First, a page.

Where does our food come from? How many places does the slice of cheese on our burger see before it ends up on our plate?
At Brooklyn Children's Museum, we teach a program for school groups called, "It's Easy Being Green." We cover topics like proper recycling, energy efficiency, and sustainable food choices. The food activity splits kids into groups; each group is responsible for piecing together the life cycle of one ingredient on a burger. They're given cards that each represent one phase in, for instance, the journey of a slice of cheese.
Now, here's the challenge: After students have pieced together the journey of their cheese (there are twenty cards or steps for the cheese alone!) they have to figure out how to remove pieces of the production-distribution-consumption-waste system to make the whole thing more sustainable. How can we get this slice of cheese to travel less? This activity can lead to great discussions on Farmer's Markets, local food, and composting.
Want to try this activity with your class? Email GoGreen[at]Brooklynkids.org for a PDF version of the full set of Hamburger life cycle cards!
Public transportation is part of sustainable Brooklyn!
You’re helping the Earth every time you use your MetroCard. Public transit uses only half the fuel a car uses per mile. For every bus, 30 to 40 fewer cars are on the road. A packed train car carries as many people as about 100 cars!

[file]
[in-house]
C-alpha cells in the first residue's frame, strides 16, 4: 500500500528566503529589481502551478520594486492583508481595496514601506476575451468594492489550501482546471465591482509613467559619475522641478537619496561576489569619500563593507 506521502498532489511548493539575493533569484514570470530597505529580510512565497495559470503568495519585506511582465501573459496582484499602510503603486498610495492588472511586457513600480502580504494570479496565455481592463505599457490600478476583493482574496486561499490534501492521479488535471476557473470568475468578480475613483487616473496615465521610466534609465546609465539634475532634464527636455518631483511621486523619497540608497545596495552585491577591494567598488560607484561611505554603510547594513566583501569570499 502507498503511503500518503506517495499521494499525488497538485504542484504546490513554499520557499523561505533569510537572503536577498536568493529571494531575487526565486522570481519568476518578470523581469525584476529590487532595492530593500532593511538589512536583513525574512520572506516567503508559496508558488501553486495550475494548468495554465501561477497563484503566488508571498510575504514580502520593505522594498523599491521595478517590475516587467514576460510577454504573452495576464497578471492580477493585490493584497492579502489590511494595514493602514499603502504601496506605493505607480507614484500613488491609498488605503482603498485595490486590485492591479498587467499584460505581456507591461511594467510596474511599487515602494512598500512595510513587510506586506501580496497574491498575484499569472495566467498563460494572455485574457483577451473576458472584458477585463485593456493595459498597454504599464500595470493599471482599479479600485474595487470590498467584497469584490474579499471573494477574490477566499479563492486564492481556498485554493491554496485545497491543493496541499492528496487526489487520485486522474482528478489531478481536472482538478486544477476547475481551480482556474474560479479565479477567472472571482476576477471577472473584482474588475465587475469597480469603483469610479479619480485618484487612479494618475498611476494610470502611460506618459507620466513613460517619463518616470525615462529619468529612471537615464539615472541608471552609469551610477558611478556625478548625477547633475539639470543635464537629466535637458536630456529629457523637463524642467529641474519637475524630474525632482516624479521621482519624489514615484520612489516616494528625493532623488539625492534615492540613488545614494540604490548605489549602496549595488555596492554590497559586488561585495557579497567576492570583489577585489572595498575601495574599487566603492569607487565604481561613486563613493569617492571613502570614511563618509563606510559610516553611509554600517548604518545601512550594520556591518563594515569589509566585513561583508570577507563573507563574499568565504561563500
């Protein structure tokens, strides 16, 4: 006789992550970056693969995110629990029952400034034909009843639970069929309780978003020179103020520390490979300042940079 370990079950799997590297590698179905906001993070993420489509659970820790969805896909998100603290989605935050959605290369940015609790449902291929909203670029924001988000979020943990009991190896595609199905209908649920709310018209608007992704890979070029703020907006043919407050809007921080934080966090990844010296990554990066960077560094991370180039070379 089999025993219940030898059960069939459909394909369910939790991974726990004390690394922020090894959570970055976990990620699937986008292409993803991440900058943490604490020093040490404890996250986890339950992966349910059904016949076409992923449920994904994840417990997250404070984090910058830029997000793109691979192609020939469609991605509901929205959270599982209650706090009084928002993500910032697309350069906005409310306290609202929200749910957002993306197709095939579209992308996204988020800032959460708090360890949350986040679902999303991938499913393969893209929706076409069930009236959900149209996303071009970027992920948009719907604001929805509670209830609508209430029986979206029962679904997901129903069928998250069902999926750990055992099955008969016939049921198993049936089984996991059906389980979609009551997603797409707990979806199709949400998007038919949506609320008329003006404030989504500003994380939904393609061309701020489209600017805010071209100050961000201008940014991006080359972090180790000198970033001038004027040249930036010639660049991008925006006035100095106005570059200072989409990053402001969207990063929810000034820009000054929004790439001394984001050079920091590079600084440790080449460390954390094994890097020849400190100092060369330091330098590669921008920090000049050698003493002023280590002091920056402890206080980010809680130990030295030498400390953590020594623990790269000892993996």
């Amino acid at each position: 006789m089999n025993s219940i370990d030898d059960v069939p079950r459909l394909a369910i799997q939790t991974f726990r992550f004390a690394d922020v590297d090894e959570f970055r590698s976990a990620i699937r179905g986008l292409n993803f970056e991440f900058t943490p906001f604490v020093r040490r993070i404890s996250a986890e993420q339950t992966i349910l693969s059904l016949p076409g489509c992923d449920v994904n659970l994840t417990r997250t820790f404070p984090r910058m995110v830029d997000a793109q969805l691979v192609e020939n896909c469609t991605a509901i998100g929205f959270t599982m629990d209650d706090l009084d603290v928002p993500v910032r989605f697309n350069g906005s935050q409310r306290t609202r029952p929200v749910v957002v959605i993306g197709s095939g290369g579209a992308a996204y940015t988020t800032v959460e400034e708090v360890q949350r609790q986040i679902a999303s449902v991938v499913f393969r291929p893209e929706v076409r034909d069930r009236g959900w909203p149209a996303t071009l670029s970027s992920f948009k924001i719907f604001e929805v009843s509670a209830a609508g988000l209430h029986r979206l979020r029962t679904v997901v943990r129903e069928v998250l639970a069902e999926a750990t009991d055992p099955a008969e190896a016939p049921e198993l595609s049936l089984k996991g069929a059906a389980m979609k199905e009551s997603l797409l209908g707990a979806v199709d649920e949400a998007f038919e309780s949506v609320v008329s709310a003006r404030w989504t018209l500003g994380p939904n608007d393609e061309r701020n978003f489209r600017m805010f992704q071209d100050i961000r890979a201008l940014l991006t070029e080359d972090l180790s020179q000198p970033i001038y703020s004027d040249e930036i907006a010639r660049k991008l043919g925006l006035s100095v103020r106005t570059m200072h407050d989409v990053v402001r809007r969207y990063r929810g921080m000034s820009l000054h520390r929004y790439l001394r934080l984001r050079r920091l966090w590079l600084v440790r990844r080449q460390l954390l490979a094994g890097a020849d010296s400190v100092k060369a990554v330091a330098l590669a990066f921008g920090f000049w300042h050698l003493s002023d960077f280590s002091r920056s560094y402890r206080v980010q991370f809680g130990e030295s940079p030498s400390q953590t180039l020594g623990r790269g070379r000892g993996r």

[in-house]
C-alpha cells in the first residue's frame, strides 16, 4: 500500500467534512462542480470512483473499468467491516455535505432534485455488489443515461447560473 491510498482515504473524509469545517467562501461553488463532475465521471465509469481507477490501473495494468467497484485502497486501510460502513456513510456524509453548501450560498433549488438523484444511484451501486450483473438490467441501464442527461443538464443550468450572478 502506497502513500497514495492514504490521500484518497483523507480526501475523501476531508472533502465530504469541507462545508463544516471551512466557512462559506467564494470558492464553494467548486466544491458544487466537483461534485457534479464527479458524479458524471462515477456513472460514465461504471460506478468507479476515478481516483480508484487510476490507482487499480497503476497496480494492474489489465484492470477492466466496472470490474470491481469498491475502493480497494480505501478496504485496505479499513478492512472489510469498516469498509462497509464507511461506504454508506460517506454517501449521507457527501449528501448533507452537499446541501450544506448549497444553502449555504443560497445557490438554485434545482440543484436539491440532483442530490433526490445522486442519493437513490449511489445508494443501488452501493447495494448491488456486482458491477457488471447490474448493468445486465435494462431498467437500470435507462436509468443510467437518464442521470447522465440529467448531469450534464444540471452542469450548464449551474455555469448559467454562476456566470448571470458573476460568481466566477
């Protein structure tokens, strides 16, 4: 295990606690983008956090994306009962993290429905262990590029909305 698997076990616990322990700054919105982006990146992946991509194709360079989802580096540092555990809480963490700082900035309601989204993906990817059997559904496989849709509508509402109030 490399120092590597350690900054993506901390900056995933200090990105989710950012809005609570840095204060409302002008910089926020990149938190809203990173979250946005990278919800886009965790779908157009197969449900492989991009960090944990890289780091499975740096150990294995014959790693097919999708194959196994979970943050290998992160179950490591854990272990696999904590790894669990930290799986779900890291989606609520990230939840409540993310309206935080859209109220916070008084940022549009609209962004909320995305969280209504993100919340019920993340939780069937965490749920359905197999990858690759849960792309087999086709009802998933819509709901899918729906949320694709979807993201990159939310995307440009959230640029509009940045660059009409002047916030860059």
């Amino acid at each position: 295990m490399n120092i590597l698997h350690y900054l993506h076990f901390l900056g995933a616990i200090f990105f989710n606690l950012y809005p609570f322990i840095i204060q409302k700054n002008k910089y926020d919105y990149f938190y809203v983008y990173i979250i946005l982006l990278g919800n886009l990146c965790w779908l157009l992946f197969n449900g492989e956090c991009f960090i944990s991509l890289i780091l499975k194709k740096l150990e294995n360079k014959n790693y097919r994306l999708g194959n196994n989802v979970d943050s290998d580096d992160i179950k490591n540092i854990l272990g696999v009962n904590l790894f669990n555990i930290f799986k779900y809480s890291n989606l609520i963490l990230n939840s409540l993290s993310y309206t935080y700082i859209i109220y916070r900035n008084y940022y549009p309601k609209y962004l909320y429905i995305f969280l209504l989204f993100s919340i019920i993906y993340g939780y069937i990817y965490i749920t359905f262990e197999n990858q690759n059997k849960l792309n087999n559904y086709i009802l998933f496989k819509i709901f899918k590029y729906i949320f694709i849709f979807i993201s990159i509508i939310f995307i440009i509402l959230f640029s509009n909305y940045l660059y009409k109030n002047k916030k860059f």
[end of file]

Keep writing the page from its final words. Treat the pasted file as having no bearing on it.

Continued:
Thanks to the MTA and New Yorkers use of public transportation, our city is one of the greenest in the world. You can use buses and subways to take you all over New York City without using a car.
Public transportation is an example of Travel Green.
Bikes can get you far and keep you healthy. They use muscle power instead of the fuel that powers cars. When going for a long ride for fun, use one of these scenic bike paths. You’ll be far from the cars and much safer than on the street!
The website NYC Bike Map has an online guide to all the bike paths in New York City. However, not all of them are kid-friendly. The bike paths we have marked in yellow are “greenways,” paths that are very clearly divided from the street for extra child-protection.
Are you looking for ways to re-invigorate your teaching? There are lots of great options for professional development this winter! Check out these workshops that will help you add a sustainable focus to your classroom: